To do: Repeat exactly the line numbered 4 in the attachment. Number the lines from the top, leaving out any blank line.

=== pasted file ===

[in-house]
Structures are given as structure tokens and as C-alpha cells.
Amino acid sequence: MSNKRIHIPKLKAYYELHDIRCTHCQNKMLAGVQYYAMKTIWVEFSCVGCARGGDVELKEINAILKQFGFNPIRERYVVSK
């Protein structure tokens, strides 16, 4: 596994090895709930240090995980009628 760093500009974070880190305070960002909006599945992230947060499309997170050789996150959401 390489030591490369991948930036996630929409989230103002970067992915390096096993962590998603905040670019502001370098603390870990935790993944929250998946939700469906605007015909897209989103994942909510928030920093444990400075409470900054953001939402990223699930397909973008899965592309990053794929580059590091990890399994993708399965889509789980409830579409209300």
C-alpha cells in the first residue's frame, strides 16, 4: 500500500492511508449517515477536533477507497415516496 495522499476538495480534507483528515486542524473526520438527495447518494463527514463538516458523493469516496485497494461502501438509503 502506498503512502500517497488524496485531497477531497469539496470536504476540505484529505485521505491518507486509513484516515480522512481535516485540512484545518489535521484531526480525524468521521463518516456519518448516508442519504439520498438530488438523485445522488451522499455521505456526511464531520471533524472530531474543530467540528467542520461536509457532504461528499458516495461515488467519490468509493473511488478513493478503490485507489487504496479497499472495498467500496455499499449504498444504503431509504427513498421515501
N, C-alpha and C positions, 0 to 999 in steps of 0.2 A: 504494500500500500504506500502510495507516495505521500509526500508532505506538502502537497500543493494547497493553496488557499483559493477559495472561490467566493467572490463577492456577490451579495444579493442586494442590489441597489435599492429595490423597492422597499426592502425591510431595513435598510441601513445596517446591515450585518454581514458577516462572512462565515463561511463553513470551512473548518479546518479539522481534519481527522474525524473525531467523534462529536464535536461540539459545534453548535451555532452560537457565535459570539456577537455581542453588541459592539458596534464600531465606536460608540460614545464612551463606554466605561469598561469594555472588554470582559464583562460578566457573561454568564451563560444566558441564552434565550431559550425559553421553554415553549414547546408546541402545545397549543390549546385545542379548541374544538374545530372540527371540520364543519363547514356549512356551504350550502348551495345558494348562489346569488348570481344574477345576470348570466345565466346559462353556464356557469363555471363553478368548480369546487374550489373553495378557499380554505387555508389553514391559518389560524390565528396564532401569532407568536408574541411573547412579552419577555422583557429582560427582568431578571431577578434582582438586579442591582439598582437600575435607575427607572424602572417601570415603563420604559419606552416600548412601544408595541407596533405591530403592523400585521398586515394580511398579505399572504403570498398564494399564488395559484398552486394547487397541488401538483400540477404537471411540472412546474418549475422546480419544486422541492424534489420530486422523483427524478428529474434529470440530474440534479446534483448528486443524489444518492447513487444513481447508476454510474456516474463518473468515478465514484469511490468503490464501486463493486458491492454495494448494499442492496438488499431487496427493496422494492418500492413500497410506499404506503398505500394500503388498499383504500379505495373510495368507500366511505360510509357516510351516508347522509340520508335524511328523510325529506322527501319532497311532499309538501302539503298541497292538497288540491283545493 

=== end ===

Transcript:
């Protein structure tokens, strides 16, 4: 596994090895709930240090995980009628 760093500009974070880190305070960002909006599945992230947060499309997170050789996150959401 390489030591490369991948930036996630929409989230103002970067992915390096096993962590998603905040670019502001370098603390870990935790993944929250998946939700469906605007015909897209989103994942909510928030920093444990400075409470900054953001939402990223699930397909973008899965592309990053794929580059590091990890399994993708399965889509789980409830579409209300």